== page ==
The long-continued celebrity arid glory of the Haddington Burgh Schools departed after the unfortunate appointment of Rector Whyte in 1843. It is to be hoped that under the new scholastic laws their former celebrity will be resuscitated, and confer substantial benefit on the old burgh and adjacent country. The promoters of the Knox Educational Institute, with Mr Brook, their energetic convener, deserve much praise from the community for their exertions, which, it is to be hoped, will be crowned with complete success.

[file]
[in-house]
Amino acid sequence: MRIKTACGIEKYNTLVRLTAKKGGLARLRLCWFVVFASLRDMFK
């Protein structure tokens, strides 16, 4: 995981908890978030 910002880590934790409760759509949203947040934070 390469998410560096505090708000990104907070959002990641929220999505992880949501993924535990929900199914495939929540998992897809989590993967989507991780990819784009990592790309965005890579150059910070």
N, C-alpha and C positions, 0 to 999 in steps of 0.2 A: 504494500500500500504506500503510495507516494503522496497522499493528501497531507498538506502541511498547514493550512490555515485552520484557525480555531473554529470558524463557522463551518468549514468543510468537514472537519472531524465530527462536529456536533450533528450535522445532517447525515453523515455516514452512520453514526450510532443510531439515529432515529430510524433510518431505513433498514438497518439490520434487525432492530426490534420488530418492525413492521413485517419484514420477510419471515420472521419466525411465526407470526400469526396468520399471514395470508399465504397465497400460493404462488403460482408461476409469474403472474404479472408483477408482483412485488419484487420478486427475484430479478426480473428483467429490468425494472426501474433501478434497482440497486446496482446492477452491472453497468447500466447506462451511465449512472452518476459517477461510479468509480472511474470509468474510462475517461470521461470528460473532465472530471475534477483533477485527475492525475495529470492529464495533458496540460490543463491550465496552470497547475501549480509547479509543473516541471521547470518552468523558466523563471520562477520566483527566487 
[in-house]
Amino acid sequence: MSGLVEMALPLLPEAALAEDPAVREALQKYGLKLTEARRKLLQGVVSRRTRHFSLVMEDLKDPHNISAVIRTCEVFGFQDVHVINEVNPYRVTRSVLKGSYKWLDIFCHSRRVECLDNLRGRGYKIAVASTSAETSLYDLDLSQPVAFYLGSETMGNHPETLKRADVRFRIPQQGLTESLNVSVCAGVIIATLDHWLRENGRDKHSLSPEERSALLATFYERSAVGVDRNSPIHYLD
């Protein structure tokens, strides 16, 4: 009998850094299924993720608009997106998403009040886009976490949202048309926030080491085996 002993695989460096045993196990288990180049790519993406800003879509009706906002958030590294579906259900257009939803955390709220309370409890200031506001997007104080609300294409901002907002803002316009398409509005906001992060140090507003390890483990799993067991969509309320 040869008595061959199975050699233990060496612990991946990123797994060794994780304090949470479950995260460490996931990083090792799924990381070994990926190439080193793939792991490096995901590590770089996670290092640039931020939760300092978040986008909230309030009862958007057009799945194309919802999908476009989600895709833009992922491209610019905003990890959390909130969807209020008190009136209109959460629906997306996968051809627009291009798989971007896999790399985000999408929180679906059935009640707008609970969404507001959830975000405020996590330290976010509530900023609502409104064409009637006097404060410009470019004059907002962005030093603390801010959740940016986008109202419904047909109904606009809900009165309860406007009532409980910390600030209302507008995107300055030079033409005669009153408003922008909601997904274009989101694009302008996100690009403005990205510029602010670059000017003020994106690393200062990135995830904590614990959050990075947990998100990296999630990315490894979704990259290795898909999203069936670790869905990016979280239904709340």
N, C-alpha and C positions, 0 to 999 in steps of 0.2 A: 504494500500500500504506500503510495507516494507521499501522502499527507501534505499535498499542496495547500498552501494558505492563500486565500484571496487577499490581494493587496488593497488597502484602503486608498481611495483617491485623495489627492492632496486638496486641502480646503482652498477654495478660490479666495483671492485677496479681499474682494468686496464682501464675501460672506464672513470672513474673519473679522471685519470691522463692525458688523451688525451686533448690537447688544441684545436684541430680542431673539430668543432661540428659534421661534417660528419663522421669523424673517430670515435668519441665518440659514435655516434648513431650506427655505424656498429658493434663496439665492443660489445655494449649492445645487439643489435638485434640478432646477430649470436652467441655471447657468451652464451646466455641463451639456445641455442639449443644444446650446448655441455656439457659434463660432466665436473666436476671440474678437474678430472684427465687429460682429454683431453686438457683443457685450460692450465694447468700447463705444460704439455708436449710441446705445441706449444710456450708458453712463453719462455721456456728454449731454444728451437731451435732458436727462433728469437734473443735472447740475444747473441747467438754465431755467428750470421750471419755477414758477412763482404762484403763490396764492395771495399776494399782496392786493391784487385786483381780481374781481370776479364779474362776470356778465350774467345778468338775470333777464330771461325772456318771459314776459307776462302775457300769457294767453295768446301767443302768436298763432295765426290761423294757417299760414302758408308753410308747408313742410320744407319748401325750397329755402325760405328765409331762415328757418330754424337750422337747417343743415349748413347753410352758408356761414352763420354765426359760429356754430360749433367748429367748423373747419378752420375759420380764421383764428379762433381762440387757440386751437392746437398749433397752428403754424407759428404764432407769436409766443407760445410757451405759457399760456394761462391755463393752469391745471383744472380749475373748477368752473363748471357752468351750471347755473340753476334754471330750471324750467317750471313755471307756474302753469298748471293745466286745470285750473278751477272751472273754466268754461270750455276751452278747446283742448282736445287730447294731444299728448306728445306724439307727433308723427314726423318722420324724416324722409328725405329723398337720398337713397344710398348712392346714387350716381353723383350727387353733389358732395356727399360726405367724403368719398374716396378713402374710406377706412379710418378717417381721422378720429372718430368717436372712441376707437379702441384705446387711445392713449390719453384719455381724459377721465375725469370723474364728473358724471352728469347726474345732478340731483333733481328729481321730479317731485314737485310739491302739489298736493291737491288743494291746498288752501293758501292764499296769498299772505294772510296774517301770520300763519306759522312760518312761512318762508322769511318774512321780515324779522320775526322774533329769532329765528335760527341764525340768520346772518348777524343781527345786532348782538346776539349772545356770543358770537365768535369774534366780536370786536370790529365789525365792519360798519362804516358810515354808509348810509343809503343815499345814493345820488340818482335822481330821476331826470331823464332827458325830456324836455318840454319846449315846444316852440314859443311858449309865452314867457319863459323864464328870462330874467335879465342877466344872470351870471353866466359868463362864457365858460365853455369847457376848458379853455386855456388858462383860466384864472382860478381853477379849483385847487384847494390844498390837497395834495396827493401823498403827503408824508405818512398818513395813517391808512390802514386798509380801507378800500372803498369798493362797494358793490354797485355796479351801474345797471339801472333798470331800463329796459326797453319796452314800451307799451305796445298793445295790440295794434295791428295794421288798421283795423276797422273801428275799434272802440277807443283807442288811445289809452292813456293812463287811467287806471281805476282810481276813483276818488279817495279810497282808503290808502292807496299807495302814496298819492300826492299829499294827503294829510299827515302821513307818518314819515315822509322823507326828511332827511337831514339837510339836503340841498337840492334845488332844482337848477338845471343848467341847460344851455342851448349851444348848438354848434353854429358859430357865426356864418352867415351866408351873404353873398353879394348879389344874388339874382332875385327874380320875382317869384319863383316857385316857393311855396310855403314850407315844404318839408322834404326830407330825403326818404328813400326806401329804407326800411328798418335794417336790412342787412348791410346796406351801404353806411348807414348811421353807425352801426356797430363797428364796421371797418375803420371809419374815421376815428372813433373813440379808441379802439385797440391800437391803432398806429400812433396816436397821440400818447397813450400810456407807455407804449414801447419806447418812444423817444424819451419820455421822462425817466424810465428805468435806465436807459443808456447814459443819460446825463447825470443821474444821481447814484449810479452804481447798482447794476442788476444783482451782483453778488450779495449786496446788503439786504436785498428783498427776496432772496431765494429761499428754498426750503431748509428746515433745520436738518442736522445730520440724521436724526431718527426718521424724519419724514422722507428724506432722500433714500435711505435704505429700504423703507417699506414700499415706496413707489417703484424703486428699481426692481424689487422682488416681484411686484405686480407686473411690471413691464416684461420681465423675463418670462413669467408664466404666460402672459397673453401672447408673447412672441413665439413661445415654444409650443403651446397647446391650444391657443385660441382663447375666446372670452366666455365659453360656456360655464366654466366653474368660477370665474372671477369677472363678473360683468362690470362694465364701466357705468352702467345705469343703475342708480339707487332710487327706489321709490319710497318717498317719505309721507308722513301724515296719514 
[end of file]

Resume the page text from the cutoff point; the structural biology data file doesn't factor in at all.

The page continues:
After this rapid and imperfect sketch of the old preceptors of the Haddington Burgh Schools, it is perhaps right that some of the eminent men of a former age who were educated at these schools should be noticed. First and foremost, then, stands the name of our illustrious townsman, John Knox. We learn from Marie’s history that his parents were able to give him a liberal education, which in that age was far from being common. In his youth he was put to the Grammar School of Haddington, where he acquired the principles of the Latin tongue. This must have been somewhere about the years 1518 and 1520. It is quite rational to think it was in the Grammar School of Haddington that the foundation of his learning was laid, and his ardent and intellectual mind received its first impressions of the necessity and advantages of sound educational principles, which his after gigantic efforts in the cause made so successful, viz.:—that a Protestant school be established in every parish in the kingdom of Scotland. Viewing, then, Knox’s exertions in the cause of education at the time he lived, as those of a true patriot, it is but right and fitting to contemplate with much satisfaction the successful movement in the burgh of Haddington to erect and establish an institute of education to his memory. Such a memorial was too long delayed, but every leal and true-hearted Scotchman must now rejoice that a lasting testimony has been erected in Knox’s native town, which will be handed down to distant generations as a testimonial to his indomitable courage in the cause, not only of education, but in that of civil and religious freedom.